Monday 24 June 2013

Kurdistan : Agronomic Lessons Learned from soybean Production 2012, and Changes for 2013زراعة الصويا في كوردستان


·       Irrigation:  Center-pivot irrigation systems are in need of calibration and repair.  The farmers we have talked with, or worked with, have all said that their pivots are very good.  In reality, the farmers have never grown a crop in the summer time, when the crop is 100% reliant on irrigation for its water needs.  The farmers usually just use their pivots to supplement the rains in the fall/spring for their wheat or barley crop.  Being totally reliant on their pivots definitely showed the weaknesses of them.  When we have talked with the irrigation specialists with INMA (USAID), they have said that all of the pivots they have seen in the entire country of Iraq are not calibrated correctly.  The main issues are the lack of pressure regulators, and using incorrect nozzles when replacing a faulty one.

·       Weed Control:  The second biggest problem we faced is weed control.  When we talked with the agricultural supply stores, they said that they had the chemicals that we needed for post-application.  When it came time to use those, we found out that we had been given false information.  A couple of farmers hired labor to pull the weeds.  We used a cultivator in the fields that we rented, and pushed hard to have the other farmers do the same.  Unfortunately, the majority of the farmers refused to do anything about the weeds.  This issue not only hurt yields, but caused problems for the combines, and at the factory.  To remedy this issue, we must import the chemicals/adjuvants that we need, and have them on-hand.  We will need warehouse space to store the chemicals.  The most likely place to import the chemicals is from Turkey – there are several major chemical companies that are registered there (Monsanto, Syngenta, BASF, Dow).  We will require the use of a pre-emergent herbicide, with a possible post-emergent application, on every field, no exceptions.

·       Zero support from the Ministry of Agriculture. This has made getting elite seeds and the proper herbicides and pesticides impossible. After three years of attempts, no one has told us how to register seed in the country.

·       Electricity:  In the summer, the electricity becomes more sporadic.  This affected us because the center-pivots run off of electricity.  The best way to overcome this is to make sure that the guard at each field immediately turns the pivot back on, when the electricity comes back on.  Another option is to install an automatic switch that turns the pivot back on when the power comes back.

·       Harvest issues:  relying on local combine owners was very difficult to say the least.  For example, we would agree to begin harvesting a field at 7am, and they wouldn’t start until 1:30pm.  This happened basically every day throughout harvest.  We would have 2 combines in a field, and they would only harvest 20 acres in one day – a very, very small amount.  Soybeans are a very time-sensitive crop when it comes to harvest.  In addition, because we had irrigation issues, the outside ring of the field would drydown differently than the inside parts of the field.  The combine drivers refused to just harvest the soybeans that were ready, and then return at a later time to harvest the rest.  This led to increased harvest losses, because we were forced to wait for the inside parts of the field to drydown, while the rest of the field was becoming too dry.  Another factor is that the combine drivers are only used to harvesting wheat, so are not accustomed to putting the combine head close to the ground – they were really afraid of getting dirt into the combine.  This issue led to harvest losses – in parts of each field it led to 10+ bu/A losses.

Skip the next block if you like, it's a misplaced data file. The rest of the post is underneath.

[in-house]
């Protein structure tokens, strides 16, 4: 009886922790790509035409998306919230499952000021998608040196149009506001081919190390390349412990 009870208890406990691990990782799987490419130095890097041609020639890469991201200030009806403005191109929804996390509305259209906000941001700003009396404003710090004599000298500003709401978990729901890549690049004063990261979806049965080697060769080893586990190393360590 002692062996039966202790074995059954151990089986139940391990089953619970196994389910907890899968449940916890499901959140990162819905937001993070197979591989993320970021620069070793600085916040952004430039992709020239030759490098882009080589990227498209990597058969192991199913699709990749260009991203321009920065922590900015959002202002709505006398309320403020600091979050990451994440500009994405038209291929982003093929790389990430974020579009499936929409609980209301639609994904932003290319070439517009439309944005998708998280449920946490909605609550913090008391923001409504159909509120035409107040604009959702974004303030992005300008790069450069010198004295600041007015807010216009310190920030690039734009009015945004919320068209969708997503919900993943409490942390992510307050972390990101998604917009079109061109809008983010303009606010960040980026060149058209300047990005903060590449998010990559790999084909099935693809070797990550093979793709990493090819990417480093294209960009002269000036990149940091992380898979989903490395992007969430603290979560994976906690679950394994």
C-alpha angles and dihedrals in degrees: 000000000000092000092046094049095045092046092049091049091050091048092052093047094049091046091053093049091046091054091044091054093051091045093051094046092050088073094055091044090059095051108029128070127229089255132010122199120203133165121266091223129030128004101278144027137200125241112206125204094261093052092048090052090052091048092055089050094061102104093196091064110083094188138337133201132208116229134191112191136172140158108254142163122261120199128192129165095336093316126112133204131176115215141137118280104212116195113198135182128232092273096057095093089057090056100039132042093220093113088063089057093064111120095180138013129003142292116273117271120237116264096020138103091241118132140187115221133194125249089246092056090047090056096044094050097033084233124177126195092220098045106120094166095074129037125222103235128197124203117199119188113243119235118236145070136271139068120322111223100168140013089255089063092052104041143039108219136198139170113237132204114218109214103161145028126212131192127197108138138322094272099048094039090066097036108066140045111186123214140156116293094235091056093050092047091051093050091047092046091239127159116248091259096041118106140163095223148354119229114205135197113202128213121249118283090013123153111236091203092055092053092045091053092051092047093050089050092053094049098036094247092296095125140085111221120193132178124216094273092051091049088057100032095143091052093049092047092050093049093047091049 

·       Nitrogen applications:  I did a small test of late-season nitrogen application, and saw some positive results.  The plants held onto their pods/seeds better than the untreated areas.  Anything we can do to relieve stress on the plants will help yields.  Applying fungicides and insecticides is another thing that would help us next year.

·       Animals:  There are many flocks of sheep and goats that go by our fields every day.  I have seen evidence of damage caused by these animals, as well as cattle, horse, and wild dogs that fight in the fields and damage plants.  If it is a field we control, or if we have a contract with a farmer, we need to require that the guard do a better job of protecting the plants.

·       Holidays:  There are many local holidays throughout the year – unfortunately, 2 of the major ones, Ramadan and Eid, fall in the timeline of our crop year.  All weed and pest control have to be taken care of before the month of Ramadan begins, and hopefully harvest can come before Eid.

·        Control:  We rented some land this year, thinking that we could be able to better control what was happening and be more successful.  In reality, the people we worked with made it worse than working with regular farmers.  They changed the rates of irrigation and did not turn it on when they were supposed to.  In the future, we will need to make sure that the guards work directly for us, which would give us greater leverage over how the field/irrigation is being managed.

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